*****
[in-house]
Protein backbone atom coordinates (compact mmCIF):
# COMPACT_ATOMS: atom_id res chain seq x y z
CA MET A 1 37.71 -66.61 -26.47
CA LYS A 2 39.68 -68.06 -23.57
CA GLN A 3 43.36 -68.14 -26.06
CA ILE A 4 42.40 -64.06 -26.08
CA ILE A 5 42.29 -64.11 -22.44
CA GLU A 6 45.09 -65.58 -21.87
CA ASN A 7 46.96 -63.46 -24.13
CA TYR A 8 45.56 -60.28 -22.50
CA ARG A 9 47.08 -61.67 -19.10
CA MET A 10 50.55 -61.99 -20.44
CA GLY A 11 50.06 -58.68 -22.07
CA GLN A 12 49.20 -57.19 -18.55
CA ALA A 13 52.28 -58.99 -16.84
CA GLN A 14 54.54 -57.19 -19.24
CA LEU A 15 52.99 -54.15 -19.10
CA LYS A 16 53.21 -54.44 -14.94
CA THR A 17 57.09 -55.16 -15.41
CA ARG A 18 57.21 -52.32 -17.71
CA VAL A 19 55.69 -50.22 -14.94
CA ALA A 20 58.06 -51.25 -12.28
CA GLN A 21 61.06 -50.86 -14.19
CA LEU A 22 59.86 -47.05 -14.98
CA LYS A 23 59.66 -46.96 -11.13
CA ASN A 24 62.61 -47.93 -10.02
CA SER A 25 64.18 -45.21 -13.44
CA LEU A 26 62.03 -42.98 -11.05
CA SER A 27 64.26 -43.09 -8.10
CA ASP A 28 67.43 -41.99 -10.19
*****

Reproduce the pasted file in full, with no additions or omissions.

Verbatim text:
[in-house]
Protein backbone atom coordinates (compact mmCIF):
# COMPACT_ATOMS: atom_id res chain seq x y z
CA MET A 1 37.71 -66.61 -26.47
CA LYS A 2 39.68 -68.06 -23.57
CA GLN A 3 43.36 -68.14 -26.06
CA ILE A 4 42.40 -64.06 -26.08
CA ILE A 5 42.29 -64.11 -22.44
CA GLU A 6 45.09 -65.58 -21.87
CA ASN A 7 46.96 -63.46 -24.13
CA TYR A 8 45.56 -60.28 -22.50
CA ARG A 9 47.08 -61.67 -19.10
CA MET A 10 50.55 -61.99 -20.44
CA GLY A 11 50.06 -58.68 -22.07
CA GLN A 12 49.20 -57.19 -18.55
CA ALA A 13 52.28 -58.99 -16.84
CA GLN A 14 54.54 -57.19 -19.24
CA LEU A 15 52.99 -54.15 -19.10
CA LYS A 16 53.21 -54.44 -14.94
CA THR A 17 57.09 -55.16 -15.41
CA ARG A 18 57.21 -52.32 -17.71
CA VAL A 19 55.69 -50.22 -14.94
CA ALA A 20 58.06 -51.25 -12.28
CA GLN A 21 61.06 -50.86 -14.19
CA LEU A 22 59.86 -47.05 -14.98
CA LYS A 23 59.66 -46.96 -11.13
CA ASN A 24 62.61 -47.93 -10.02
CA SER A 25 64.18 -45.21 -13.44
CA LEU A 26 62.03 -42.98 -11.05
CA SER A 27 64.26 -43.09 -8.10
CA ASP A 28 67.43 -41.99 -10.19